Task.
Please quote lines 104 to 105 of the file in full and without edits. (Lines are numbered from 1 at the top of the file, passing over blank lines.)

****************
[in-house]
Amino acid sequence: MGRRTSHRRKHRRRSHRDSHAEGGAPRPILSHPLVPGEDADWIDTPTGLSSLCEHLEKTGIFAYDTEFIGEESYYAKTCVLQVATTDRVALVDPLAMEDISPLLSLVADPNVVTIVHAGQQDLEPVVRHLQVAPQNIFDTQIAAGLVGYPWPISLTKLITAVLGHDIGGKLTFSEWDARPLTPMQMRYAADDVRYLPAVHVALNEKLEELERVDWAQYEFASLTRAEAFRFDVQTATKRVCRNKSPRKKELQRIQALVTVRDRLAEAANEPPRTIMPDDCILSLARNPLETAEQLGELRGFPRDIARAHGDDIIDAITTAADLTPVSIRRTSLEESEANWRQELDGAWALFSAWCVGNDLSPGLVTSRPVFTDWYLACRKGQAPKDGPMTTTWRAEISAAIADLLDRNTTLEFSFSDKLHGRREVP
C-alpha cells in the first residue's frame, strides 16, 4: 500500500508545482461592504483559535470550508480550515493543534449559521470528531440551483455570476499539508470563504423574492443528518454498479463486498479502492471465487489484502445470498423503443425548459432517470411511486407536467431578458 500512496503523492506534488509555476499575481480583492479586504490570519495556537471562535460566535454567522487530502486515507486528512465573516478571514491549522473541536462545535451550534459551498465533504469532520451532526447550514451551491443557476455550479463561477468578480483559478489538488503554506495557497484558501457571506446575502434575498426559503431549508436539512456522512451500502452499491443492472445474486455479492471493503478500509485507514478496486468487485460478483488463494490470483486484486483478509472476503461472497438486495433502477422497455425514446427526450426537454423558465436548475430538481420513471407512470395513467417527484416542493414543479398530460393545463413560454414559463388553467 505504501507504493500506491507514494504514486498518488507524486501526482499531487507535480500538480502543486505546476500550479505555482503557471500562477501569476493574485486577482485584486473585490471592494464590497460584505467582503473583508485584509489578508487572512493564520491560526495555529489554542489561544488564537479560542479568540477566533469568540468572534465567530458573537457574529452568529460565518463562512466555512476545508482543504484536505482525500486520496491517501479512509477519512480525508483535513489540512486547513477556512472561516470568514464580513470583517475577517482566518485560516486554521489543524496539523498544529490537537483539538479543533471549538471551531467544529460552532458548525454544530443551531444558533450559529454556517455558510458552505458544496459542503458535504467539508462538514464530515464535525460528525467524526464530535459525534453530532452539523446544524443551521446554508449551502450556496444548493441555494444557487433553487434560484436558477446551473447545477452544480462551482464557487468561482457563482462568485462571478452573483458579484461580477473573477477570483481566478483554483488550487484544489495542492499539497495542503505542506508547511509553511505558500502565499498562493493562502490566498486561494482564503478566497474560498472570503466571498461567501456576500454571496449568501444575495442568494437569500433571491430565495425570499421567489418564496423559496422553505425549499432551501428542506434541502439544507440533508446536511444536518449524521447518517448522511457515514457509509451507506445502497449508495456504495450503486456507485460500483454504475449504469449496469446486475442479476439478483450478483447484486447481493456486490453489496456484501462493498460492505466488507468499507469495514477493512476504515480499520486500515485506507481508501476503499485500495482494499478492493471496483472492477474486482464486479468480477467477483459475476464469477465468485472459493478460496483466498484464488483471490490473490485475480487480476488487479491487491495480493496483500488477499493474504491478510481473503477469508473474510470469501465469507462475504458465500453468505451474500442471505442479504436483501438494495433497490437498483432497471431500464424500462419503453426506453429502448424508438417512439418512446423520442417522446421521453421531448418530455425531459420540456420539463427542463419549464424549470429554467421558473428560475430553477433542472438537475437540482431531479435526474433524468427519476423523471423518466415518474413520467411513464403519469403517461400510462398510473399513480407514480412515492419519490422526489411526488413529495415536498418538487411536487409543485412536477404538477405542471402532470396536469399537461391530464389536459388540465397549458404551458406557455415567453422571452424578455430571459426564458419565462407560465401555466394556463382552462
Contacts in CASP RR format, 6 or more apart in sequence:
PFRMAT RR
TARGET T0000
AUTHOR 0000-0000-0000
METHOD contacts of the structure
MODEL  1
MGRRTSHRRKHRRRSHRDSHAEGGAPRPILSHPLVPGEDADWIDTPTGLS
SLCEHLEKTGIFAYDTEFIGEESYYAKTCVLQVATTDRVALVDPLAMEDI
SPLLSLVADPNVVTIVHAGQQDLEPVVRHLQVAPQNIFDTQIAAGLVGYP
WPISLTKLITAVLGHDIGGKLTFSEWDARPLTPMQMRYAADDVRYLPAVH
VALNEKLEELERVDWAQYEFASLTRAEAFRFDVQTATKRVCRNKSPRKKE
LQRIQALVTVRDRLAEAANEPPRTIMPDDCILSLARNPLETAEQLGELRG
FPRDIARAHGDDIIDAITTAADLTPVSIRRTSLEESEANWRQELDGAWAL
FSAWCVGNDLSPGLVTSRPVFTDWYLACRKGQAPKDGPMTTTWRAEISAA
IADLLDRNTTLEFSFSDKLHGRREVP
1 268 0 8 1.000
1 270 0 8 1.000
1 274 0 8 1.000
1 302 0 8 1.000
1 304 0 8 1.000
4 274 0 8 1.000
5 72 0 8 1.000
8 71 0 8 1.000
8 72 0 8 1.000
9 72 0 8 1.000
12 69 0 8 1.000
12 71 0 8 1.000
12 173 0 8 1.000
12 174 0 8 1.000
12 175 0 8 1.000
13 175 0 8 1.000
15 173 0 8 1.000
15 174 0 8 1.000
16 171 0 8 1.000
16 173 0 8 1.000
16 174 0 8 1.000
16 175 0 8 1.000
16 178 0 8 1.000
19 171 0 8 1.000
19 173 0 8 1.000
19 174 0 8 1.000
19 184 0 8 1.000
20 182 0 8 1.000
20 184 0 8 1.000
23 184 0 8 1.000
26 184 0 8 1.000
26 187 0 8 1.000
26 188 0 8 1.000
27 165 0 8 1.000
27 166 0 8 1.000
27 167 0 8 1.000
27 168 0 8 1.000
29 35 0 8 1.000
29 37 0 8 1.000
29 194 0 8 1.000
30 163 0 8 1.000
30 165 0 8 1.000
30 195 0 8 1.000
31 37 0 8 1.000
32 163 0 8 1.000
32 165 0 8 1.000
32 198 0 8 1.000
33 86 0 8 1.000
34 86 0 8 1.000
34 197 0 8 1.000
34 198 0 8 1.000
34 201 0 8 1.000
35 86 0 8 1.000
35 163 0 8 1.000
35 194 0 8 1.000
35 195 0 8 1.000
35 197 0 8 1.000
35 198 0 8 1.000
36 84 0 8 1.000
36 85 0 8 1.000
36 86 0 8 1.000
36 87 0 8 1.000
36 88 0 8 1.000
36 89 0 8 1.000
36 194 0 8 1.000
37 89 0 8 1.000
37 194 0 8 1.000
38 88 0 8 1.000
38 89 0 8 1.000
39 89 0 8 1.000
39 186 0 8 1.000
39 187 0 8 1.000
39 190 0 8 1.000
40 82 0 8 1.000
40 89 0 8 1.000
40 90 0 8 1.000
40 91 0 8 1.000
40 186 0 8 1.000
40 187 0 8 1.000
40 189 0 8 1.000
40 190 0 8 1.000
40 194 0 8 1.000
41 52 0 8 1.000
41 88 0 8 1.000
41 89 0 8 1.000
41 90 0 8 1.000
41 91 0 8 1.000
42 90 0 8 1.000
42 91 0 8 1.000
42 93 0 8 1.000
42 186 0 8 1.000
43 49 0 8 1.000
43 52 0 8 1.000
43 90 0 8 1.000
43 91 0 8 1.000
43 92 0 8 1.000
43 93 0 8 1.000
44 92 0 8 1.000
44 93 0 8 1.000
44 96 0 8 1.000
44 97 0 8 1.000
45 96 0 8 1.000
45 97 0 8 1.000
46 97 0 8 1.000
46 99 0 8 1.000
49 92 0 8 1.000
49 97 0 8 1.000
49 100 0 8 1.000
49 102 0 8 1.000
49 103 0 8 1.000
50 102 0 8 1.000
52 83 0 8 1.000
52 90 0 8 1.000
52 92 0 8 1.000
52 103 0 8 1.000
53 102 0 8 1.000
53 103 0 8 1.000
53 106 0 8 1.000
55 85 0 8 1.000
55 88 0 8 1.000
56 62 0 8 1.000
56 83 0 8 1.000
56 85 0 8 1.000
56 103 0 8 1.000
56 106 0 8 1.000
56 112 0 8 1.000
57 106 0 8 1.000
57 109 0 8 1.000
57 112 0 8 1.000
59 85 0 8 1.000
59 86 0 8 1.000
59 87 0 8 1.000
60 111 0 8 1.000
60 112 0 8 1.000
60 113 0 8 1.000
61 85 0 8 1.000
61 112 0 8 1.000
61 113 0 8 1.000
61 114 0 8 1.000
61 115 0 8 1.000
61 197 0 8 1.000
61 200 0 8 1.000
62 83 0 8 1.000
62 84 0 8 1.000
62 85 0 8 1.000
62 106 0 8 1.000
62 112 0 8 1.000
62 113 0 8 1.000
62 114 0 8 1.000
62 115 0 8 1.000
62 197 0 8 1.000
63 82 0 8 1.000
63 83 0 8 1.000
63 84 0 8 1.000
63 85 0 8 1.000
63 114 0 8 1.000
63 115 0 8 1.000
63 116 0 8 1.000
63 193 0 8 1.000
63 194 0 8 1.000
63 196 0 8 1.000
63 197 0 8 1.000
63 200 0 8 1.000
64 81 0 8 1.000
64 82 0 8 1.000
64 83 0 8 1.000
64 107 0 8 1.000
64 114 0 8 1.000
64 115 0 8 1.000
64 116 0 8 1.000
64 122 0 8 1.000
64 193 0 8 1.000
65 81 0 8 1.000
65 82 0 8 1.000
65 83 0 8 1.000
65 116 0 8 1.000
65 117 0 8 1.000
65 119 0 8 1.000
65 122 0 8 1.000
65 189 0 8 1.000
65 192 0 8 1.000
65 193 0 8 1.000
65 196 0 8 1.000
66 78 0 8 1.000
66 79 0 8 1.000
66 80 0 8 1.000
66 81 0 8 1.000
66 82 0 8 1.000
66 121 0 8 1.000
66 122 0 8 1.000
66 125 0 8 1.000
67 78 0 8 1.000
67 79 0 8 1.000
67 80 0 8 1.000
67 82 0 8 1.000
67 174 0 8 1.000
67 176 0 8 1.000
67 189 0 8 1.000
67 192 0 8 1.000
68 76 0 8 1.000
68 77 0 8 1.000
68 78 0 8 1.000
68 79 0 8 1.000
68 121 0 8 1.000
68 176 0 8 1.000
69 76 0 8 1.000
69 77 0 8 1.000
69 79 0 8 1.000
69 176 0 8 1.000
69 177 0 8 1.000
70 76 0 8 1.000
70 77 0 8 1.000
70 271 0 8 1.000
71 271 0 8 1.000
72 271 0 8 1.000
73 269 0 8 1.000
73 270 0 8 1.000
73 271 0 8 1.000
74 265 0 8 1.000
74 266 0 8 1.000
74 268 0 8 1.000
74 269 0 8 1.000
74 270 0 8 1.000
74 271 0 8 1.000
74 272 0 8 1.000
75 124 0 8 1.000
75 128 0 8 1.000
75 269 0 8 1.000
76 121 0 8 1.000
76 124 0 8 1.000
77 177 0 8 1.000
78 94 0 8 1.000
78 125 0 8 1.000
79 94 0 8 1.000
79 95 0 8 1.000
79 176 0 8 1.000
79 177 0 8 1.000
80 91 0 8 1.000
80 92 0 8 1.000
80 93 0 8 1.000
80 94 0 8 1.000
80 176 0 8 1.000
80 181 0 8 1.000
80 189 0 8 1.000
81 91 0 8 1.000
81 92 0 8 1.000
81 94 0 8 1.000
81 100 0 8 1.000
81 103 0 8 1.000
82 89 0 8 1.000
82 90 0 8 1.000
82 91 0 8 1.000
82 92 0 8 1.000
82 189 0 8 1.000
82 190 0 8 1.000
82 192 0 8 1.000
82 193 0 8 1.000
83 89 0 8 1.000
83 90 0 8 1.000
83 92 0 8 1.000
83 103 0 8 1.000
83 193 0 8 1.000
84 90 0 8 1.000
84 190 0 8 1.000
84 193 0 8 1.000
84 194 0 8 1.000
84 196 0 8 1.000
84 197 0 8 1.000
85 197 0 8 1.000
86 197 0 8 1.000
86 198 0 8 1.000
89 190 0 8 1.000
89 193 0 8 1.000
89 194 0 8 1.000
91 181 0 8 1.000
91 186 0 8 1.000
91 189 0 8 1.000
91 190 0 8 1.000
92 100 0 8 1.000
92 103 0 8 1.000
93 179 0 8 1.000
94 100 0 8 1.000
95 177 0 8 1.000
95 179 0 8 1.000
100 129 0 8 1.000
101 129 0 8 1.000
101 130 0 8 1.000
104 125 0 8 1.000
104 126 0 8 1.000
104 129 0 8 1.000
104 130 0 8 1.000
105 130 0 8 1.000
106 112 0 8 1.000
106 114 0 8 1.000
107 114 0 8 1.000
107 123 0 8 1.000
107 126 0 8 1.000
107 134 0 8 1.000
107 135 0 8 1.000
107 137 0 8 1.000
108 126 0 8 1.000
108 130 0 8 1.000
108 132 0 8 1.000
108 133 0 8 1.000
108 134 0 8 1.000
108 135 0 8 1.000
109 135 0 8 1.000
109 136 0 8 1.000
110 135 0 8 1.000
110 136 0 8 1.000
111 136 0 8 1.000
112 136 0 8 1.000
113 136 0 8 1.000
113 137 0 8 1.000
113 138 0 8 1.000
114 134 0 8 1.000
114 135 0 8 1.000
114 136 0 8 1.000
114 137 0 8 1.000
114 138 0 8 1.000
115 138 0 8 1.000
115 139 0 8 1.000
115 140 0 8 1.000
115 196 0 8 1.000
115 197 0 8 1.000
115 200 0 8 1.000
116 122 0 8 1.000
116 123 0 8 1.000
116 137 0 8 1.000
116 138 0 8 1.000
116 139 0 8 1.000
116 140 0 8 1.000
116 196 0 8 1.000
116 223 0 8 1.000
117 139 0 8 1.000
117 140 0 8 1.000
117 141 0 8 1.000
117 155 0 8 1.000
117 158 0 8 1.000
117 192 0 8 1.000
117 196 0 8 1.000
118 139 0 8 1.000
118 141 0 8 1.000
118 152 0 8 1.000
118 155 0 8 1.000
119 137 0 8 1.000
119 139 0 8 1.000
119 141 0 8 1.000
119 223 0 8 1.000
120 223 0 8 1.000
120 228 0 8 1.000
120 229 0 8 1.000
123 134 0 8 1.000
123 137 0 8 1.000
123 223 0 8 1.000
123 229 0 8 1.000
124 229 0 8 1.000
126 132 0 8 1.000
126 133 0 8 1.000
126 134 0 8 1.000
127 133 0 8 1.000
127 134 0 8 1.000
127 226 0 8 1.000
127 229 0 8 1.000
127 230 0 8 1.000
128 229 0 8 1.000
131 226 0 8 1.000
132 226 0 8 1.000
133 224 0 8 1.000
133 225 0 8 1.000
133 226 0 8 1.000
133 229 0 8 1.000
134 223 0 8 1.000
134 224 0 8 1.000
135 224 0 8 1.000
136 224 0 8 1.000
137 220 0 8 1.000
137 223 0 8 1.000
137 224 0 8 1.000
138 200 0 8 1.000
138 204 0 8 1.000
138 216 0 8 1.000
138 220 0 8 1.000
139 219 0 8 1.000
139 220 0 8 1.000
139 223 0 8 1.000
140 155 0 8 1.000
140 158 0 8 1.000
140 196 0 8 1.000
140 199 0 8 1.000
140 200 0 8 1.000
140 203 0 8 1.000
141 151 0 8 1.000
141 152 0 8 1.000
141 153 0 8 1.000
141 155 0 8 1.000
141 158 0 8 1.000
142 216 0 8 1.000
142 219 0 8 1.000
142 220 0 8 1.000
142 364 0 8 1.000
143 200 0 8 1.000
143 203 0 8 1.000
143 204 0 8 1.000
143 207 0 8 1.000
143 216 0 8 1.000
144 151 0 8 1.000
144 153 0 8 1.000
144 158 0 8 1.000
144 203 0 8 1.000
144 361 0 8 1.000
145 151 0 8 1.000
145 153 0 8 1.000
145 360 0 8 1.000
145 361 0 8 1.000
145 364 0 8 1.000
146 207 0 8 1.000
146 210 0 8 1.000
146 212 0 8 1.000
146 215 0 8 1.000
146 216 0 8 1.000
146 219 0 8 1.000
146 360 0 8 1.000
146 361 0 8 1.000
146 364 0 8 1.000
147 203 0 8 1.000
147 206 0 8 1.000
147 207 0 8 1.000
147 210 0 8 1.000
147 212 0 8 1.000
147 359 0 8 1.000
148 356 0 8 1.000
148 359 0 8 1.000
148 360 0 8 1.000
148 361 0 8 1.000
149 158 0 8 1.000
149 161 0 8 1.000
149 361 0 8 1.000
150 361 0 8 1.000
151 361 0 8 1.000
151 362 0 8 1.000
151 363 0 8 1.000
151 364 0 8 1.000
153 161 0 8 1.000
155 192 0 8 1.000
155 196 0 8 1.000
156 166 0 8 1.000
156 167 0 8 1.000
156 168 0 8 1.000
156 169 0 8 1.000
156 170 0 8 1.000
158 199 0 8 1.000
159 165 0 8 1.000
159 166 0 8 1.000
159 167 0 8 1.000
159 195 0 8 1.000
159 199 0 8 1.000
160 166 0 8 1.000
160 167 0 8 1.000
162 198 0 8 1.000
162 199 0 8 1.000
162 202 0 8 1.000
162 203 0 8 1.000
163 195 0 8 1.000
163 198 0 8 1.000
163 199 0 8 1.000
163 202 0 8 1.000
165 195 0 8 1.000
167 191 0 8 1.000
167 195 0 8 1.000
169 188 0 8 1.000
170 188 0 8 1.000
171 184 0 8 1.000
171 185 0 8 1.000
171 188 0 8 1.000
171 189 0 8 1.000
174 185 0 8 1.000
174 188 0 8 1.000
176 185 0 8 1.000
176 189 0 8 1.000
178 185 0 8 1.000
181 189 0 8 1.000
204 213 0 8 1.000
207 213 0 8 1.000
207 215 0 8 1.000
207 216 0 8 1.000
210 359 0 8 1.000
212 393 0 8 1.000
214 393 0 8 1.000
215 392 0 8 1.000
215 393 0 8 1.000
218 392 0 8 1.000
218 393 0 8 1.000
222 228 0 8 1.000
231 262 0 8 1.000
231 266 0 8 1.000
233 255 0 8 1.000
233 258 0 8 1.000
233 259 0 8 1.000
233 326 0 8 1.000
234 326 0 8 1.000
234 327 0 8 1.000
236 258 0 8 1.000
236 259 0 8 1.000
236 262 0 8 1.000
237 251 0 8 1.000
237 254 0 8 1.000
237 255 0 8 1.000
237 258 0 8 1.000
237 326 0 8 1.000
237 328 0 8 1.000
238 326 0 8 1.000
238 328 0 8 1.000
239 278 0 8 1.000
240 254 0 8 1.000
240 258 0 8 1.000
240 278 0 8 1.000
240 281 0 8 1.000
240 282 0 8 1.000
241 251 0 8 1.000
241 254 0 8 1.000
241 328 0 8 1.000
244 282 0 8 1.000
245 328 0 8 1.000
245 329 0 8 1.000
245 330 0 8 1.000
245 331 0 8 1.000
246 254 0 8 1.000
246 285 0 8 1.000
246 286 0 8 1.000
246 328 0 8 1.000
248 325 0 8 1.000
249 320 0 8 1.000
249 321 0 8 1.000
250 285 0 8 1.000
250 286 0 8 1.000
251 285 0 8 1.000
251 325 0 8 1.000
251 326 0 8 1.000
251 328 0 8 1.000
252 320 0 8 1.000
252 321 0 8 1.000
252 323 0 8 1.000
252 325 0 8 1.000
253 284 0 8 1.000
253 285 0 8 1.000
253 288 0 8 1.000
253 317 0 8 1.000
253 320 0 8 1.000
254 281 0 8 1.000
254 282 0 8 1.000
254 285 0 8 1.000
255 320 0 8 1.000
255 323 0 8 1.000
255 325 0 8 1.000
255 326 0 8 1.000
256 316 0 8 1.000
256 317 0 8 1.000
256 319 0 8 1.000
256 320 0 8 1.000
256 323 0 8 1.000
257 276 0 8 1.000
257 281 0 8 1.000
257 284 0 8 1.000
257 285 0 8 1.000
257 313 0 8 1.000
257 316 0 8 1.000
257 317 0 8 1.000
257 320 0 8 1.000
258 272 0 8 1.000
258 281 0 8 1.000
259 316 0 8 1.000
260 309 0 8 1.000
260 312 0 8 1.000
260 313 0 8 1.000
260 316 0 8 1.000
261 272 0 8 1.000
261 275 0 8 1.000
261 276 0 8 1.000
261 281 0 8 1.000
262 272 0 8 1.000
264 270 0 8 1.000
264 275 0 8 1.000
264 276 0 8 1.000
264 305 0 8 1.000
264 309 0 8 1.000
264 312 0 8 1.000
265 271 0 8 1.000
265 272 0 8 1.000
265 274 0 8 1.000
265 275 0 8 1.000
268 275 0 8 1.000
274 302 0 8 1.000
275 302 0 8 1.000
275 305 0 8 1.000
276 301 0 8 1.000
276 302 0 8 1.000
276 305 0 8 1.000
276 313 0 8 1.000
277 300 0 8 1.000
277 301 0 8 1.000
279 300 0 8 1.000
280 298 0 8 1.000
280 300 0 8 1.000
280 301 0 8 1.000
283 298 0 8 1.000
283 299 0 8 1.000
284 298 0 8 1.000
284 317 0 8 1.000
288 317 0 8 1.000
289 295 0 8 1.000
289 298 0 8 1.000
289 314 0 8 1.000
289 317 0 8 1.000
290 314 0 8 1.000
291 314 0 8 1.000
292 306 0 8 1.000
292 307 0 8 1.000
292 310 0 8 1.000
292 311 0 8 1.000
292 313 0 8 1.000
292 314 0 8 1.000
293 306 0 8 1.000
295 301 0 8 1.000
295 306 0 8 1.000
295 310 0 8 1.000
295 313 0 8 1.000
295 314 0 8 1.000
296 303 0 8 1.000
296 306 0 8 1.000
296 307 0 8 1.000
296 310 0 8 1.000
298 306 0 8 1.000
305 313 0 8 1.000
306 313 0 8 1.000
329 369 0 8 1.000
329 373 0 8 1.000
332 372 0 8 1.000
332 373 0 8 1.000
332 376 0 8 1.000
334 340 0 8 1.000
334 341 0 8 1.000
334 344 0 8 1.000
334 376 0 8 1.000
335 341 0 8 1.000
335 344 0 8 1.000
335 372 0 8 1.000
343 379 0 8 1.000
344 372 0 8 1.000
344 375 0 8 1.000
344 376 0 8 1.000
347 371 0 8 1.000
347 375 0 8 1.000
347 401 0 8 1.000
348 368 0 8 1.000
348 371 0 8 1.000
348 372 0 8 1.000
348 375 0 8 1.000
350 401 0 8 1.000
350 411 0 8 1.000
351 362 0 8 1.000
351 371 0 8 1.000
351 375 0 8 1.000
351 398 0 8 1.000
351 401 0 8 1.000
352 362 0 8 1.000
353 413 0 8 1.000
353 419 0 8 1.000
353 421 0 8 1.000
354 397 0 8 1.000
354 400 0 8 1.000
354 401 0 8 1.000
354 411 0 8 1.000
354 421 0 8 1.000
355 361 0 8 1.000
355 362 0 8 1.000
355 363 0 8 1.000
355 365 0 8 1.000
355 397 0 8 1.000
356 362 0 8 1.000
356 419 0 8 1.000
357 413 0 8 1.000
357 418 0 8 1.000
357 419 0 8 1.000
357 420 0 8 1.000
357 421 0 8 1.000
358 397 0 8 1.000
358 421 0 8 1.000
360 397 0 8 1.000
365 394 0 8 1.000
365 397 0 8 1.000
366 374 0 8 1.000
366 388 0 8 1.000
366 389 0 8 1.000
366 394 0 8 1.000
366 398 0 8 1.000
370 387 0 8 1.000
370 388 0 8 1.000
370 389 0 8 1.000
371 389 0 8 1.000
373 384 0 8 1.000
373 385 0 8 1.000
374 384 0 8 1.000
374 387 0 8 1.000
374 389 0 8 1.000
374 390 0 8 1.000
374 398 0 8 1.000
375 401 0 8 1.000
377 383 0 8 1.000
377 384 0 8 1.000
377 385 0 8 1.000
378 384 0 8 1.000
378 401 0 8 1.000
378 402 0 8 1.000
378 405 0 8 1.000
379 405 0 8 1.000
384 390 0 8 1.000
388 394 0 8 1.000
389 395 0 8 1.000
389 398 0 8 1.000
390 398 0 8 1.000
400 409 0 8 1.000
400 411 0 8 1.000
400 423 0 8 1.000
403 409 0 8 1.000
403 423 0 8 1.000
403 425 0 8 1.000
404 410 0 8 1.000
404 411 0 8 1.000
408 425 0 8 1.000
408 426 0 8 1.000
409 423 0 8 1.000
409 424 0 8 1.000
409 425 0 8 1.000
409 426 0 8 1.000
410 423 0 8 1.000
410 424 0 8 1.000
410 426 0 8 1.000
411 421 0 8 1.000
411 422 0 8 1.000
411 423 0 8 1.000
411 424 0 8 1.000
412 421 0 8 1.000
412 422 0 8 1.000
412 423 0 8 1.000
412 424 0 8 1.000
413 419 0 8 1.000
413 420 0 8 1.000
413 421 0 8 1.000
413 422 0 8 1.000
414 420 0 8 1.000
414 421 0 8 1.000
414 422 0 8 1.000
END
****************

41 90 0 8 1.000
41 91 0 8 1.000